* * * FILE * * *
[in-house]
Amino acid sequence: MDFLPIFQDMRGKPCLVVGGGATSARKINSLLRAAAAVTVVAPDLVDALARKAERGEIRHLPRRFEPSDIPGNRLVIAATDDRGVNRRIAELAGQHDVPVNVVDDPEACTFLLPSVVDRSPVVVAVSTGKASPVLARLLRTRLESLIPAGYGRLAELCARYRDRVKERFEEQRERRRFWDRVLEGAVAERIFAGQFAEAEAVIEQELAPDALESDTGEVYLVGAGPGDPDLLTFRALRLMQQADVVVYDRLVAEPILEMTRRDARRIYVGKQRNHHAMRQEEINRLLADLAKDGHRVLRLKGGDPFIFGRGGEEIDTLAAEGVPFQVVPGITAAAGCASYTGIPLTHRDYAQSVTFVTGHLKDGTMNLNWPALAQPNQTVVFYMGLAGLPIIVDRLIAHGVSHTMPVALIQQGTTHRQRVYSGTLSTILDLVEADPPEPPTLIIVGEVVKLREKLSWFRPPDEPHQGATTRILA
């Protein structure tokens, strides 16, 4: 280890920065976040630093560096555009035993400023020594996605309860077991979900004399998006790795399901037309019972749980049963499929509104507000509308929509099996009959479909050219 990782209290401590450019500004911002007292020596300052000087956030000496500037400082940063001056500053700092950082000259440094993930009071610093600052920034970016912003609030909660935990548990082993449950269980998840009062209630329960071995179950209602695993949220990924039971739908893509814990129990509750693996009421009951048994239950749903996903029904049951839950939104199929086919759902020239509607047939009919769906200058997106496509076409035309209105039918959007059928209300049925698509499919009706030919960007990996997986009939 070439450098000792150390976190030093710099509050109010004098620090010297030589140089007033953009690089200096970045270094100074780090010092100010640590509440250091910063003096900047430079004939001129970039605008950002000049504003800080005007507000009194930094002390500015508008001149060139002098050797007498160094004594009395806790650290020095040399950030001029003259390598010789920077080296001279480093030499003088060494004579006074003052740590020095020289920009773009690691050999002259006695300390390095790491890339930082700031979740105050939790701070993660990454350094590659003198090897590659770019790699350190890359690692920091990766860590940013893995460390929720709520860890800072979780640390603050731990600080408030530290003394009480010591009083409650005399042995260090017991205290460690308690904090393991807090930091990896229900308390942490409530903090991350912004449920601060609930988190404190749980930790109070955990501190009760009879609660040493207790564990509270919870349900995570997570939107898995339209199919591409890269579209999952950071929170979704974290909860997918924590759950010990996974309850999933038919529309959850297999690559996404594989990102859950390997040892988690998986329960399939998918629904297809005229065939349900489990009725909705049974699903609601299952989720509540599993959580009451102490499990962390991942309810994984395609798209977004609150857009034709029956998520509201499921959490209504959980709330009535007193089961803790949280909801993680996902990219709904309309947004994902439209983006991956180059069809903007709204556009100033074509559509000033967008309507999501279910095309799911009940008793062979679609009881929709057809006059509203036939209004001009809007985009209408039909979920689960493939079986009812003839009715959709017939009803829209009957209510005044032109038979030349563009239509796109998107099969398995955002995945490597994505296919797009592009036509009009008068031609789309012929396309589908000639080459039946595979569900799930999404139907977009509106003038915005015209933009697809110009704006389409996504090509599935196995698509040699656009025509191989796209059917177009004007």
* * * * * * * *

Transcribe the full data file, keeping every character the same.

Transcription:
[in-house]
Amino acid sequence: MDFLPIFQDMRGKPCLVVGGGATSARKINSLLRAAAAVTVVAPDLVDALARKAERGEIRHLPRRFEPSDIPGNRLVIAATDDRGVNRRIAELAGQHDVPVNVVDDPEACTFLLPSVVDRSPVVVAVSTGKASPVLARLLRTRLESLIPAGYGRLAELCARYRDRVKERFEEQRERRRFWDRVLEGAVAERIFAGQFAEAEAVIEQELAPDALESDTGEVYLVGAGPGDPDLLTFRALRLMQQADVVVYDRLVAEPILEMTRRDARRIYVGKQRNHHAMRQEEINRLLADLAKDGHRVLRLKGGDPFIFGRGGEEIDTLAAEGVPFQVVPGITAAAGCASYTGIPLTHRDYAQSVTFVTGHLKDGTMNLNWPALAQPNQTVVFYMGLAGLPIIVDRLIAHGVSHTMPVALIQQGTTHRQRVYSGTLSTILDLVEADPPEPPTLIIVGEVVKLREKLSWFRPPDEPHQGATTRILA
């Protein structure tokens, strides 16, 4: 280890920065976040630093560096555009035993400023020594996605309860077991979900004399998006790795399901037309019972749980049963499929509104507000509308929509099996009959479909050219 990782209290401590450019500004911002007292020596300052000087956030000496500037400082940063001056500053700092950082000259440094993930009071610093600052920034970016912003609030909660935990548990082993449950269980998840009062209630329960071995179950209602695993949220990924039971739908893509814990129990509750693996009421009951048994239950749903996903029904049951839950939104199929086919759902020239509607047939009919769906200058997106496509076409035309209105039918959007059928209300049925698509499919009706030919960007990996997986009939 070439450098000792150390976190030093710099509050109010004098620090010297030589140089007033953009690089200096970045270094100074780090010092100010640590509440250091910063003096900047430079004939001129970039605008950002000049504003800080005007507000009194930094002390500015508008001149060139002098050797007498160094004594009395806790650290020095040399950030001029003259390598010789920077080296001279480093030499003088060494004579006074003052740590020095020289920009773009690691050999002259006695300390390095790491890339930082700031979740105050939790701070993660990454350094590659003198090897590659770019790699350190890359690692920091990766860590940013893995460390929720709520860890800072979780640390603050731990600080408030530290003394009480010591009083409650005399042995260090017991205290460690308690904090393991807090930091990896229900308390942490409530903090991350912004449920601060609930988190404190749980930790109070955990501190009760009879609660040493207790564990509270919870349900995570997570939107898995339209199919591409890269579209999952950071929170979704974290909860997918924590759950010990996974309850999933038919529309959850297999690559996404594989990102859950390997040892988690998986329960399939998918629904297809005229065939349900489990009725909705049974699903609601299952989720509540599993959580009451102490499990962390991942309810994984395609798209977004609150857009034709029956998520509201499921959490209504959980709330009535007193089961803790949280909801993680996902990219709904309309947004994902439209983006991956180059069809903007709204556009100033074509559509000033967008309507999501279910095309799911009940008793062979679609009881929709057809006059509203036939209004001009809007985009209408039909979920689960493939079986009812003839009715959709017939009803829209009957209510005044032109038979030349563009239509796109998107099969398995955002995945490597994505296919797009592009036509009009008068031609789309012929396309589908000639080459039946595979569900799930999404139907977009509106003038915005015209933009697809110009704006389409996504090509599935196995698509040699656009025509191989796209059917177009004007």